American history can be broken into blocks of four twenty-year periods, the mood of each period approximately repeating itself a saeculum later. Two American historians, William Strauss and Neil Howe, have noticed this "seasonal" rhythm that runs through history, corresponding in time to the length of a human life. Each twenty-year season corresponds to the years in which a single generation is born. This is no coincidence - the season of the saeculum in which a generation is born has a large impact on how the generation will turn out, and how the generation acts as it ages greatly influences the seasonal changes of the saeculum.

The four seasons (or "turnings") of the saeculum correspond to a "high", an "awakening", an "unraveling", and a "crisis", which leads into the next high. During a high, the nation is euphoric at the passing of the last crisis: ready to meet any challenges, patriotic fervor is high, crime is low, the future looks good, and most everyone agrees on the direction society should take. An awakening follows, as those who were brought up during the high take a very critical look at their culture, and start bringing its faults to the attention of everyone. In an unraveling, the sense of community present during the high is mostly gone; people are generally pessimistic about the future, crime is high, and most people think nothing can be changed: social problems seem insurmountable, and people turn inward. After an unraveling comes a crisis - a spark occurs, that catalyzes the nation to work together and fight for what they believe. A crisis usually involves war, and that war is usually momentuous. The society emerges from the crisis into a new high, visibly cleansed and changed, with a slightly different culture and feel, setting the tone for the new saeculum.

The generational archetypes corresponding to the turnings are as follows:

  • An "artist" generation is born during a crisis, and comes of age during a high.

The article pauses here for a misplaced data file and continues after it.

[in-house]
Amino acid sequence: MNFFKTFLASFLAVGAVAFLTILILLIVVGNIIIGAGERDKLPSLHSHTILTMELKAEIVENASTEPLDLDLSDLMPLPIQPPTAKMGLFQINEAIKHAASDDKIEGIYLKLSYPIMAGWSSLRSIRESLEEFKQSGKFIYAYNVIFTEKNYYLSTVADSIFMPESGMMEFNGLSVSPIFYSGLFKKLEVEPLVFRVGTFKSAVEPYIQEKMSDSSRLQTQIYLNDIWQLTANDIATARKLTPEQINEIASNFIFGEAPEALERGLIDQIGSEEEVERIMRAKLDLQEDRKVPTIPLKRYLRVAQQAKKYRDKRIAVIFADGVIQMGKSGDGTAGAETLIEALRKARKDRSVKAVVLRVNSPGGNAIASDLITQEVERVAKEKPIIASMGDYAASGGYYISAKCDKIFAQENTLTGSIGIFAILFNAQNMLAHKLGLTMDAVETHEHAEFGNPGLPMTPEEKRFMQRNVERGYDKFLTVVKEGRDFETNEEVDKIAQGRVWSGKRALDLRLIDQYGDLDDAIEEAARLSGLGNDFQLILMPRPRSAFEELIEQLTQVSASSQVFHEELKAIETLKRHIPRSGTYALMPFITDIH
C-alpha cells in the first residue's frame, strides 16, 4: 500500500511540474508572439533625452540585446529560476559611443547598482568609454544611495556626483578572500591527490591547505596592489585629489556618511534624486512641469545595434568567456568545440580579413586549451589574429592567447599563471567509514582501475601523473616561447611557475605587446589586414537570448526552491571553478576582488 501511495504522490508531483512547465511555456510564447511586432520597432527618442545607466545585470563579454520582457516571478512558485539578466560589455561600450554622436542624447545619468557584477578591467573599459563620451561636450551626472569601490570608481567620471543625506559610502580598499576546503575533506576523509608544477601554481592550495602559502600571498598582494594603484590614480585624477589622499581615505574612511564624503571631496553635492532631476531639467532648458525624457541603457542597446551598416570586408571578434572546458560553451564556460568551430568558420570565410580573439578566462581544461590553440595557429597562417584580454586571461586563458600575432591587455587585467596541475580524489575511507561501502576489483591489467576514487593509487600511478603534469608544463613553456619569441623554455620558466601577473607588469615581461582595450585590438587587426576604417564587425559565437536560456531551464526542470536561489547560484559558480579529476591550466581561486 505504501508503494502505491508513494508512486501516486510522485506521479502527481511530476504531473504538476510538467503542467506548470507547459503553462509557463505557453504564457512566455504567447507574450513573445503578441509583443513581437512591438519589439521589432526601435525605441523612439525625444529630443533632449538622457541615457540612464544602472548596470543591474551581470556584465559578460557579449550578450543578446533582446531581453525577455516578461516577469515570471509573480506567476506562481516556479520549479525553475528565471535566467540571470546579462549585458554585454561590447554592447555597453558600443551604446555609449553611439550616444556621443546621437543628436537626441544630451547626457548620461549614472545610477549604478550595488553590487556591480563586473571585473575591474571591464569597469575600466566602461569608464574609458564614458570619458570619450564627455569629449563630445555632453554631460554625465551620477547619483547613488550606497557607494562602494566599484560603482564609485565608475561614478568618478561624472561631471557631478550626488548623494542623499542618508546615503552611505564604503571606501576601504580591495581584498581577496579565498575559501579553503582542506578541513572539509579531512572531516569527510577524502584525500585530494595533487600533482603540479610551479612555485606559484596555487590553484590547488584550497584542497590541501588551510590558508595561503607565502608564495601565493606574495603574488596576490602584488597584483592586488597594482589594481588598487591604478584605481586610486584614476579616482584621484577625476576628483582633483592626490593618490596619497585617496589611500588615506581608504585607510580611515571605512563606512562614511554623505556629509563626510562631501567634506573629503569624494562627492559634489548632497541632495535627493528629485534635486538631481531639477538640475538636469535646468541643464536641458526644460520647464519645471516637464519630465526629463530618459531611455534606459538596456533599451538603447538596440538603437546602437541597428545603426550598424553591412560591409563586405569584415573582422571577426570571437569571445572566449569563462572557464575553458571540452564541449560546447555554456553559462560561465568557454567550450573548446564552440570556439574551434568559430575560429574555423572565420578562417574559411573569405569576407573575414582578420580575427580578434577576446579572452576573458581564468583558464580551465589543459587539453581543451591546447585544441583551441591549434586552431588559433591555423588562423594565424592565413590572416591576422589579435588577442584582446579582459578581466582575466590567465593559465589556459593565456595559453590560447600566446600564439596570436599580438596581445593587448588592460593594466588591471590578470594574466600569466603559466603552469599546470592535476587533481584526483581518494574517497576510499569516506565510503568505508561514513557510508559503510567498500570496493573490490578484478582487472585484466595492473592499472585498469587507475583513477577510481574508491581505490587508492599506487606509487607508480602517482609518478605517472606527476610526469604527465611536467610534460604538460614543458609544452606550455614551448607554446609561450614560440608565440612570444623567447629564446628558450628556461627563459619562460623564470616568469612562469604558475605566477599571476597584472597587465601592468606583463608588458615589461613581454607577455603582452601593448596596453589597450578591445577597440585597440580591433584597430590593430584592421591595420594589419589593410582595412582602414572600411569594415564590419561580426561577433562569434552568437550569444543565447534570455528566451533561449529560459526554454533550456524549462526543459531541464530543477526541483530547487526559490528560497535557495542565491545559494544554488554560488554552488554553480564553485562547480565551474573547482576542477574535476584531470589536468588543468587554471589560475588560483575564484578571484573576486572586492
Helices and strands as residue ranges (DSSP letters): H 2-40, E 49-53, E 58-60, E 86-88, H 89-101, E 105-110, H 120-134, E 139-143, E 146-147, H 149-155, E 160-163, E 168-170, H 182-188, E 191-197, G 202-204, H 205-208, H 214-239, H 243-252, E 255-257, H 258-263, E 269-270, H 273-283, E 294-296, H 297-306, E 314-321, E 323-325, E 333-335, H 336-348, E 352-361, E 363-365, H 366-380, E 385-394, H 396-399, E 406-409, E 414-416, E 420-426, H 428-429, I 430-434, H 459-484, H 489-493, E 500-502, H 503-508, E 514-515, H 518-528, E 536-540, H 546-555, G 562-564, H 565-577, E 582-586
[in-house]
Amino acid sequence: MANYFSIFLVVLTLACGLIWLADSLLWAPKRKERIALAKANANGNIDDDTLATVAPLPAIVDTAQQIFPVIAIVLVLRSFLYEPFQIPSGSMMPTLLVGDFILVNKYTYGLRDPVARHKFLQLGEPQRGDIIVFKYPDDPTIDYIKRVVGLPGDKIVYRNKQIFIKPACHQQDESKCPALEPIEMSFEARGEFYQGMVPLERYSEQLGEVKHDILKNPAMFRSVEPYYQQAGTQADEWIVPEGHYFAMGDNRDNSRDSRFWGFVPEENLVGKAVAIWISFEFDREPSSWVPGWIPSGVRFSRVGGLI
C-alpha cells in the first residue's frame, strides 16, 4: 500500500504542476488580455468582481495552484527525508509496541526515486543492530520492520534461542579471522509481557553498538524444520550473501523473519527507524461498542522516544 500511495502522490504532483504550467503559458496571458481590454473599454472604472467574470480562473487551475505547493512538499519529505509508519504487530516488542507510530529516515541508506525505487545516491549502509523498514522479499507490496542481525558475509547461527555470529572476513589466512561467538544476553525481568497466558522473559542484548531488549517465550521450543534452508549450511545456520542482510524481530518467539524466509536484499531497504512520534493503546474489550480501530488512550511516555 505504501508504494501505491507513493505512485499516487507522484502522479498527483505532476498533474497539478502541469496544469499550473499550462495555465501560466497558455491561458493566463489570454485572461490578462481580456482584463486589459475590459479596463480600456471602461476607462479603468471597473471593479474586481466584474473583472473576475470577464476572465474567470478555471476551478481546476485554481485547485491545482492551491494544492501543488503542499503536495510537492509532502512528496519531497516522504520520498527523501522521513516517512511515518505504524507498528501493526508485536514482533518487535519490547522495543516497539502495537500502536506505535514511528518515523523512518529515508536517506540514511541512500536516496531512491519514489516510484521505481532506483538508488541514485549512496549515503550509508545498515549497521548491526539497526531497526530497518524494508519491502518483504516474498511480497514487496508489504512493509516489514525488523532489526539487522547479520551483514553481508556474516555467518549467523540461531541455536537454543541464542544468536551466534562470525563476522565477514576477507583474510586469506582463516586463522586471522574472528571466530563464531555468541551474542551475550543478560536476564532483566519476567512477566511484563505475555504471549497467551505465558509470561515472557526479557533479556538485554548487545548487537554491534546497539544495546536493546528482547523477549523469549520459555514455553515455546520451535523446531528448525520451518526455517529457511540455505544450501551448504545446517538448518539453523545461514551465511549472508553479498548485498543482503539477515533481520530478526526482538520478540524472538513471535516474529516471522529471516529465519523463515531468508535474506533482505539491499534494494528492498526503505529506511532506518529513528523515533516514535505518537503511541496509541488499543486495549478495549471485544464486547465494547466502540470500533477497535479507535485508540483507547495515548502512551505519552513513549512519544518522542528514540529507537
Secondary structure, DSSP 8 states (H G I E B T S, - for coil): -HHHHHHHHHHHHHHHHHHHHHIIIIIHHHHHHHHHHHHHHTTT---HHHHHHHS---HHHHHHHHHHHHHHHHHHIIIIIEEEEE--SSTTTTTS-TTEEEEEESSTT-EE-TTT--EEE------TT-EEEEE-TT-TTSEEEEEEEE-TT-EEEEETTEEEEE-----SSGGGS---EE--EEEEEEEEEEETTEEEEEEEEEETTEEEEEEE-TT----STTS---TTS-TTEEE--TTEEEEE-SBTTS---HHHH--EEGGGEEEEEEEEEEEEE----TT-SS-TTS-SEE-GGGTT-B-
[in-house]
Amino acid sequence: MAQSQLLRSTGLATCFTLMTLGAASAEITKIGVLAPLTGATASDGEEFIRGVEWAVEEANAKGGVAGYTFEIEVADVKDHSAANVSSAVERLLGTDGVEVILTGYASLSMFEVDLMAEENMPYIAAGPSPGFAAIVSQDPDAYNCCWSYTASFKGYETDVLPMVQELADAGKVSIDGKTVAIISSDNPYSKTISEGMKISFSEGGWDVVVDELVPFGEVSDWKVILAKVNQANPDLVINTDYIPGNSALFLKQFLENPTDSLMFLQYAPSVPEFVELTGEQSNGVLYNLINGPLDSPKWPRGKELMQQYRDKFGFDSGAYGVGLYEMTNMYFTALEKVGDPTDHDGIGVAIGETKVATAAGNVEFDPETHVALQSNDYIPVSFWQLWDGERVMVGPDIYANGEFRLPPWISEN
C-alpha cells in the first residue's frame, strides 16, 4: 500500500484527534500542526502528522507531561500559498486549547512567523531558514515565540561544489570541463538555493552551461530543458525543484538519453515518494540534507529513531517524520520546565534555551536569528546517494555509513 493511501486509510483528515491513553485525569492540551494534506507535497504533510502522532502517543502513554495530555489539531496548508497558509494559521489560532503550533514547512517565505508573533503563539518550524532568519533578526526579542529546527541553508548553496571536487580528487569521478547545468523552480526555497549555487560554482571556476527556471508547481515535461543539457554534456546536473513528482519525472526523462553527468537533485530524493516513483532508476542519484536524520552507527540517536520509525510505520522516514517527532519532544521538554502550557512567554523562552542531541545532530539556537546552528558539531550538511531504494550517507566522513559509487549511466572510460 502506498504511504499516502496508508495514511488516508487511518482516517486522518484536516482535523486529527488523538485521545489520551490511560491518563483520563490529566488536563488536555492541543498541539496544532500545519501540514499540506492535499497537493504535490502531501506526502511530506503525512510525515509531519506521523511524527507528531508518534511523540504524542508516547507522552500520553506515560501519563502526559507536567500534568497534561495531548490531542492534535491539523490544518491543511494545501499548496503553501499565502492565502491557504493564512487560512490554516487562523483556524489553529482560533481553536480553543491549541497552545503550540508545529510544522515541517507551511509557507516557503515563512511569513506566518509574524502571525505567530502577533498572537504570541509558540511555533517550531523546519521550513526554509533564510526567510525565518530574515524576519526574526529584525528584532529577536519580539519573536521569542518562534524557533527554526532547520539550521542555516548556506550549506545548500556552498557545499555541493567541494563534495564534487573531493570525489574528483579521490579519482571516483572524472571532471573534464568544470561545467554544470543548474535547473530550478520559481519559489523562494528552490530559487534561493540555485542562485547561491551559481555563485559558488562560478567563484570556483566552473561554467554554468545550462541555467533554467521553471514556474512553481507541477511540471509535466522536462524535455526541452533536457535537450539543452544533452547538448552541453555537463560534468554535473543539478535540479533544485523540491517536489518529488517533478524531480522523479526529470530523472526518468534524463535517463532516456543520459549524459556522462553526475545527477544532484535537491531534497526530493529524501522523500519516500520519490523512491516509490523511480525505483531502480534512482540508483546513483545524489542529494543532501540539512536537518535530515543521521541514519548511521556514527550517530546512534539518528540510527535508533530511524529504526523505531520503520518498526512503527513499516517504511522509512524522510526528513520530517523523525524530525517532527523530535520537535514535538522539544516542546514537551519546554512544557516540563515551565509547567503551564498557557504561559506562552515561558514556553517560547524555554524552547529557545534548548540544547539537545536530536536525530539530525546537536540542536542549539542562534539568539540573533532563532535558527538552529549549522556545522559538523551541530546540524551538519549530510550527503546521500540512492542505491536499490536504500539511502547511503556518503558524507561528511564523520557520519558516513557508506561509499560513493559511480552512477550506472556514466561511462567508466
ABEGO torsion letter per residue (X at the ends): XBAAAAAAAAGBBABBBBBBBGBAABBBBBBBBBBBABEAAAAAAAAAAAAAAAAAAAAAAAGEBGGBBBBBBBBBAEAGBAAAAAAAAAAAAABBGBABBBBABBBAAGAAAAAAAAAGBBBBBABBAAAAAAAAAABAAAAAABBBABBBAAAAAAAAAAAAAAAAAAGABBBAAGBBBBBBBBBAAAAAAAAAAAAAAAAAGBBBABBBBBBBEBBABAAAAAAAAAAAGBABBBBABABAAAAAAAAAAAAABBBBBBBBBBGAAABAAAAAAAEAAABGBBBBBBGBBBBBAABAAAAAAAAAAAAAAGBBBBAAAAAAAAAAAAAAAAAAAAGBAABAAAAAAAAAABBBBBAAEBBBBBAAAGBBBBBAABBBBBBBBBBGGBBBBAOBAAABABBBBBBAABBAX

• A "prophet" generation is born during a high, and comes of age during an awakening.
  • A "nomad" generation is born during an awkening, and comes of age during an unraveling.
  • A "hero" generation is born during an unraveling, and comes of age during a crisis.

The last crisis was the Great Depression and World War II. The GI Generation were the heros that faught in it; the Silent Generation (artist) was born. The last high was the late '40s, '50s, and early 60's; the Silent came of age and the Baby Boomers (prophet) were born. The last awakening was the '60s and 70's; the Boomers came of age and Generation X (the 13th Generation, nomad) was born. We're now at the tail end of an unraveling; 13ers are coming of age, and the Millennial Generation (hero) has mostly been born. This means we're due for a crisis to start, any time now.

You can probably see the similarities between the most recent four turnings and my description of their archetypes above. The '50s were happy and domestically peaceful and optimistic, the '60s and '70s had Vietnam, hippies, college protests, and Watergate, the '80s and '90s were full of "culture wars", political correctness, legislative stagnation, and a general feeling that the country's going nowhere good.

If you need more convincing, and also because I think this stuff is nifty, here's a little chart showing the cycles (of Anglo-American history) from 1435 to now:

Is America at the start of a new crisis now? Maybe. I'll be keeping an eye on the news.

Split from saeculum by popular demand. For more information on the saeculum, generations, turnings, and how they influence one another, see Strauss and Howe's book, The Fourth Turning. Or (Yep, those two are my only sources this time, I'm afraid.)

If this writeup is making you think of September 11 (/nod SharQ), and you want to know whether the crisis is here already, go read this post (by Strauss and Howe):